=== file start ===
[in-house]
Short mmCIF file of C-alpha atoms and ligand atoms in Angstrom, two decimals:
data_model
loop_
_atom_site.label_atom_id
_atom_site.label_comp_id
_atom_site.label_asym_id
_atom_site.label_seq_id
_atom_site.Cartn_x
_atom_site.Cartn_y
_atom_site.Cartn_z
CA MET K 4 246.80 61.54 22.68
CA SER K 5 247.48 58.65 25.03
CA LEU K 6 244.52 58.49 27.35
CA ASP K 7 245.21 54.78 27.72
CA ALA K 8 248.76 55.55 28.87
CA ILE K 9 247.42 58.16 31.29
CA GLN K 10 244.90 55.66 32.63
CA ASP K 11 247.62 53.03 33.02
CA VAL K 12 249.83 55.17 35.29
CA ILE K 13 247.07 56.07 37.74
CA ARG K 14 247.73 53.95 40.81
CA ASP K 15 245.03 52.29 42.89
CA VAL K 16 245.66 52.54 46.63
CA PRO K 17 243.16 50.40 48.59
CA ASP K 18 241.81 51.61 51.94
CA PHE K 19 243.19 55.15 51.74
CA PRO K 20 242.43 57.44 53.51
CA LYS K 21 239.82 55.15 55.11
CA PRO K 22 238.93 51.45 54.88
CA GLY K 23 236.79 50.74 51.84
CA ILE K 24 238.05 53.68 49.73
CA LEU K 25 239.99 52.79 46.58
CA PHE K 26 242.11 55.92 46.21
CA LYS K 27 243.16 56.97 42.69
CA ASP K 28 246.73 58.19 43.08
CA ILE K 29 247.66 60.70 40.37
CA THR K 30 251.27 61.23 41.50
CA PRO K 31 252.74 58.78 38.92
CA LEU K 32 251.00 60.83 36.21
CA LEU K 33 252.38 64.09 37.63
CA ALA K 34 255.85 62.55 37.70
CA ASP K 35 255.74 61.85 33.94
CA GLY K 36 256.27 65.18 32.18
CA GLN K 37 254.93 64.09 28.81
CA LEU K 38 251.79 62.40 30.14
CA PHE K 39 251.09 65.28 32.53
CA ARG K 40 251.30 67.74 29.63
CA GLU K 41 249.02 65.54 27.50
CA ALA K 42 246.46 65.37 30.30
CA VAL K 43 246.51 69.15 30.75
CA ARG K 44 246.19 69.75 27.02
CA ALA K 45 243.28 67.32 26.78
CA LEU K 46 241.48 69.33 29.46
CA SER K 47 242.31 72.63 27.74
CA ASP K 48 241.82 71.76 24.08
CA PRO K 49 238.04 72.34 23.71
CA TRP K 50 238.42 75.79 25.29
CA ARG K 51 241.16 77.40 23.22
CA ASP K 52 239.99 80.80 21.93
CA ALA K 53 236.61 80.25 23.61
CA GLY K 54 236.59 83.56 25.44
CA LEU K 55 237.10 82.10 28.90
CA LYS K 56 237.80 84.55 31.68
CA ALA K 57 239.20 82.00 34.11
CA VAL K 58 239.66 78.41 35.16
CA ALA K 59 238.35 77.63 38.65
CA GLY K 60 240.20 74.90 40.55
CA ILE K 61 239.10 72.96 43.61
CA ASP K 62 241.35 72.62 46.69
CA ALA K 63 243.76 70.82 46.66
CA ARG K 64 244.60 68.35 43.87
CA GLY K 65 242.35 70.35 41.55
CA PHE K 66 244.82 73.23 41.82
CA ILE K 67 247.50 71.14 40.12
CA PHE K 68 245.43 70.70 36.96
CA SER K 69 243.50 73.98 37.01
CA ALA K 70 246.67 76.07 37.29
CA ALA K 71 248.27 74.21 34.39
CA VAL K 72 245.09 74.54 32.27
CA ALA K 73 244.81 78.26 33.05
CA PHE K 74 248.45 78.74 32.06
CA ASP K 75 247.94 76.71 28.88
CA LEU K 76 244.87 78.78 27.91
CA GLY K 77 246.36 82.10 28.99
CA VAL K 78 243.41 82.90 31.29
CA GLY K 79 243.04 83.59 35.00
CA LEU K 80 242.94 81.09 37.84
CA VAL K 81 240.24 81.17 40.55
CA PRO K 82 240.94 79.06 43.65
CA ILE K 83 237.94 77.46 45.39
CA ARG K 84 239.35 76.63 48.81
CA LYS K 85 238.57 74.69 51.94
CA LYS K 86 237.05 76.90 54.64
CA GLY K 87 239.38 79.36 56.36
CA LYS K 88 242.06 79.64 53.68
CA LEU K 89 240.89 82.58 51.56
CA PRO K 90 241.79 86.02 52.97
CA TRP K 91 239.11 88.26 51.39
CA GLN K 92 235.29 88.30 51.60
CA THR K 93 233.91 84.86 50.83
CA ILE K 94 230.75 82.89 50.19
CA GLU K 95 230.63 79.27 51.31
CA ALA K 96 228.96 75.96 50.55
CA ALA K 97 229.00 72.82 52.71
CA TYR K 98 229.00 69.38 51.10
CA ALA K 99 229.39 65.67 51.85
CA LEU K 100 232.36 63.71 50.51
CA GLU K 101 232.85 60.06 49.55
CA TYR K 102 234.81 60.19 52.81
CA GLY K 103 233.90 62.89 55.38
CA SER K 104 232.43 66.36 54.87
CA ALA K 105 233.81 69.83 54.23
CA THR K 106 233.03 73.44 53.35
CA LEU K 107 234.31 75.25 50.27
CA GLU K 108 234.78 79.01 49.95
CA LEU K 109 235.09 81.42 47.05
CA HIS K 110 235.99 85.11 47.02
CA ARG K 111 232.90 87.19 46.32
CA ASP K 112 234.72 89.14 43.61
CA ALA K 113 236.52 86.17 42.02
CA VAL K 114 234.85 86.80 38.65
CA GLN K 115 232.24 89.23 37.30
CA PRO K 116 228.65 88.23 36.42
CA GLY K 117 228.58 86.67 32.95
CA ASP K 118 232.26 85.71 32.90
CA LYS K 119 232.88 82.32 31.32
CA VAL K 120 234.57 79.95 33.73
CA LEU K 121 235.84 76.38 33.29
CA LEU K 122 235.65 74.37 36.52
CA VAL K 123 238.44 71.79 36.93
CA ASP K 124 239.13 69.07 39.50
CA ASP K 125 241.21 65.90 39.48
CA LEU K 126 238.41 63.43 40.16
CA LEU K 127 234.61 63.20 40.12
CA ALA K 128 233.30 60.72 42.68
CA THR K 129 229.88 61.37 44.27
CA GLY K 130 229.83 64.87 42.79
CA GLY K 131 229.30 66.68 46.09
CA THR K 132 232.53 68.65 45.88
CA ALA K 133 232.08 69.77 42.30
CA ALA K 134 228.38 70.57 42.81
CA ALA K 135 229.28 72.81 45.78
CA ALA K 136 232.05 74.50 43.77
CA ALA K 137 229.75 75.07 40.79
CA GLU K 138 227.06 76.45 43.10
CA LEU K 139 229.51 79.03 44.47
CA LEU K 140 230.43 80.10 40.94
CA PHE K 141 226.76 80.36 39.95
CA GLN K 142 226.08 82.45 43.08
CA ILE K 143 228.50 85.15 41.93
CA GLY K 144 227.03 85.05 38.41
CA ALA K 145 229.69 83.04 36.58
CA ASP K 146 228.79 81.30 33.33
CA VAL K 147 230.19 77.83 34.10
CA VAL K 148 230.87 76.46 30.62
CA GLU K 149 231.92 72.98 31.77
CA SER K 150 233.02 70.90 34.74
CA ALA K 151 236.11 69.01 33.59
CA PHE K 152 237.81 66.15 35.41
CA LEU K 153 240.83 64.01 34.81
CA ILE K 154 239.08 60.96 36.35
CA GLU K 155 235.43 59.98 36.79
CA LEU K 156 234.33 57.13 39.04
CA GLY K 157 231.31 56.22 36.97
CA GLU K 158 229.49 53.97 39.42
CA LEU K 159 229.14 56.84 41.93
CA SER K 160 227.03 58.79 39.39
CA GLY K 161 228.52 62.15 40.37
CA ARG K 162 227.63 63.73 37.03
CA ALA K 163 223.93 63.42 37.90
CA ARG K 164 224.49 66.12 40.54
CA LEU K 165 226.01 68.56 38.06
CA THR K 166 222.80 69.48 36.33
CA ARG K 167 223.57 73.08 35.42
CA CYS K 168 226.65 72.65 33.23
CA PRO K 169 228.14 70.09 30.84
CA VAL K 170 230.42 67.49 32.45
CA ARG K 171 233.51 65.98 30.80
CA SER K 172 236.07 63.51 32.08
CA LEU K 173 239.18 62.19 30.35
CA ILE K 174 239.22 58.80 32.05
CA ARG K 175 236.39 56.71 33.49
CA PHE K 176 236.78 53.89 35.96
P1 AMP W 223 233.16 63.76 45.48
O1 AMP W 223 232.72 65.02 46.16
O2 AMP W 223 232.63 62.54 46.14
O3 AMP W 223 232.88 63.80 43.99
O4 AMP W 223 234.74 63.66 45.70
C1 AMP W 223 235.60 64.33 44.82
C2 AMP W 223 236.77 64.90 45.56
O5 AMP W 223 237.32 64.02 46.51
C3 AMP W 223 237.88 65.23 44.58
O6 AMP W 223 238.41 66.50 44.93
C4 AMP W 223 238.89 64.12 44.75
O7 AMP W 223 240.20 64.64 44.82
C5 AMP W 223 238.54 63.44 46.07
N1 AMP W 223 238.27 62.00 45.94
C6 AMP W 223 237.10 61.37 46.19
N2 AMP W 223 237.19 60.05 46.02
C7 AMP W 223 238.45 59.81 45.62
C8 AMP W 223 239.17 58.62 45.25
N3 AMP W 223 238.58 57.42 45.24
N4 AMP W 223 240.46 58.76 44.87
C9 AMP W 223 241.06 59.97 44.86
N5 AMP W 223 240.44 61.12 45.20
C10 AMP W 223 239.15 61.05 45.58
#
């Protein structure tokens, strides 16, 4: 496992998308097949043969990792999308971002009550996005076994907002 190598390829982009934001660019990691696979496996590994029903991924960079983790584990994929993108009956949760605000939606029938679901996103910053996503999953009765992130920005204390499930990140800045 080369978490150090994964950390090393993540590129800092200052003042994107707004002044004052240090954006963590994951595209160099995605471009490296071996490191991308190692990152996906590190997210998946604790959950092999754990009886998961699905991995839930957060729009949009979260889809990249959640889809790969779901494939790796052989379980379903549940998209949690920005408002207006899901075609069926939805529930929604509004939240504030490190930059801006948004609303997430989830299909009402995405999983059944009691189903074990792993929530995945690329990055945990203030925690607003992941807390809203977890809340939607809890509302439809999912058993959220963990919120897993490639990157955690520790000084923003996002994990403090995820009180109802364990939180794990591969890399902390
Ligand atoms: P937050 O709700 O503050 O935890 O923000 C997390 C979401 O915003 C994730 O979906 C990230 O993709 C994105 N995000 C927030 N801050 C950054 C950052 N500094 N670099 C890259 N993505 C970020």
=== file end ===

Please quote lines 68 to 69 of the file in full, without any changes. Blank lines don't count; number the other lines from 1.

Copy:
CA GLY K 60 240.20 74.90 40.55
CA ILE K 61 239.10 72.96 43.61